Associations between selected xenobiotics and antinuclear antibodies in the National Health and Nutrition Examination Survey, 1999-2004
Authors: Dinse, GE; Jusko, TA; Whitt, IZ; Co, CA; Parks, CG; Satoh, M; Chan, EK; Rose, KM; Walker, NJ; Birnbaum, LS; Zeldin, DC; Weinberg, CR; Miller, FW
Environmental Health Perspectives 124:426-436.
HERO ID: 3351518
BACKGROUND: Potential associations between background environmental chemical exposures . . .
BACKGROUND: Potential associations between background environmental chemical exposures and autoimmunity are understudied.
OBJECTIVES: Our exploratory study investigated exposure to individual environmental chemicals and selected mixtures in relation to the presence of antinuclear antibodies (ANA), a widely used biomarker of autoimmunity, in a representative sample of the U.S.
METHODS: This cross-sectional analysis used data on 4,340 participants from the National Health and Nutrition Examination Survey (1999-2004), of whom 14% were ANA positive, to explore associations between ANA and concentrations of dioxins, dibenzofurans, polychlorinated biphenyls, organochlorines, organophosphates, phenols, metals, and other environmental exposures and metabolites measured in participants' serum, whole blood, or urine. For dioxin-like compounds with toxic equivalency factors, we developed and applied a new statistical approach to study selected mixtures. Lognormal models and censored-data methods produced estimates of chemical associations with ANA in males, nulliparous females, and parous females; these estimates were adjusted for confounders and accommodated concentrations below detectable levels.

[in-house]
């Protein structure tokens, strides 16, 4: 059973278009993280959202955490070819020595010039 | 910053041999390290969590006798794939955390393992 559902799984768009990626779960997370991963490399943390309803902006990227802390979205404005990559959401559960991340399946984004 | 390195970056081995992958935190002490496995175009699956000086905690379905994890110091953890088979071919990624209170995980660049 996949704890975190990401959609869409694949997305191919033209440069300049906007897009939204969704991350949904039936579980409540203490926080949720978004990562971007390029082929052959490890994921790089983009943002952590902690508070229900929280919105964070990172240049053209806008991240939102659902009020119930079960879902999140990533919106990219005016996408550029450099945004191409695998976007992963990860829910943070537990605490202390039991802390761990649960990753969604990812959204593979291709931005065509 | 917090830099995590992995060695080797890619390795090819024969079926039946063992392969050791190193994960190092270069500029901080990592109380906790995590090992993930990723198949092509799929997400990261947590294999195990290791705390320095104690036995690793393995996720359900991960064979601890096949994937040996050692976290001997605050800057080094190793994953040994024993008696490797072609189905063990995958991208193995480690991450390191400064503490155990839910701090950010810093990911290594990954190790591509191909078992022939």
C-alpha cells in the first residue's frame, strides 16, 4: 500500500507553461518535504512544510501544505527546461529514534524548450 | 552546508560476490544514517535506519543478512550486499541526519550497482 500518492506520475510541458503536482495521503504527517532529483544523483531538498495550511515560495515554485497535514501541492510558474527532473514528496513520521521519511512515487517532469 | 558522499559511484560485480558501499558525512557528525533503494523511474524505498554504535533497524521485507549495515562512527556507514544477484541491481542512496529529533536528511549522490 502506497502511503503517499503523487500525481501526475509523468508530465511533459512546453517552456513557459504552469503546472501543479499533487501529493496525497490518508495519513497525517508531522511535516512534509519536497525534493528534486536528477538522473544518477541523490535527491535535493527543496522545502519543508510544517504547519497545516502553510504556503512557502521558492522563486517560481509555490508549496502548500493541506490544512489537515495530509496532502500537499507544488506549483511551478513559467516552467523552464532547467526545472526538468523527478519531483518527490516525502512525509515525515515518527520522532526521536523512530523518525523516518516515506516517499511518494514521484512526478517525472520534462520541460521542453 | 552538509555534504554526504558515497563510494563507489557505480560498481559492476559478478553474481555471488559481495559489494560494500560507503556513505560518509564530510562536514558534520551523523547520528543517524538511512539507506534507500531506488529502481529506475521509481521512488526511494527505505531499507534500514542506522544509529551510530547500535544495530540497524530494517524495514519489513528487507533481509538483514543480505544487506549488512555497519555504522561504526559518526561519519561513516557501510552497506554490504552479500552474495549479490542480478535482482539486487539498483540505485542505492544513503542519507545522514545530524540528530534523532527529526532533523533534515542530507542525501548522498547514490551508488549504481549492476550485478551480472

RESULTS: Several associations between chemical concentration and ANA positivity were observed, but only the association in males exposed to triclosan remained statistically significant after correcting for multiple comparisons (mean concentration ratio = 2.8; 95% CI: 1.8, 4.5; p < 0.00001).
CONCLUSIONS: These data suggest that background levels of most xenobiotic exposures typical in the U.S. population are not strongly associated with ANA. Future studies should ideally reduce exposure misclassification by including prospective measurement of the chemicals of concern and should track changes in ANA and other autoantibodies over time.
CITATION: Dinse GE, Jusko TA, Whitt IZ, Co CA, Parks CG, Satoh M, Chan EKL, Rose KM, Walker NJ, Birnbaum LS, Zeldin DC, Weinberg CR, Miller FW. 2016. Associations between selected xenobiotics and antinuclear antibodies in the National Health and Nutrition Examination Survey, 1999-2004. Environ Health Perspect 124:426-436; http://dx.doi.org/10.1289/ehp.1409345.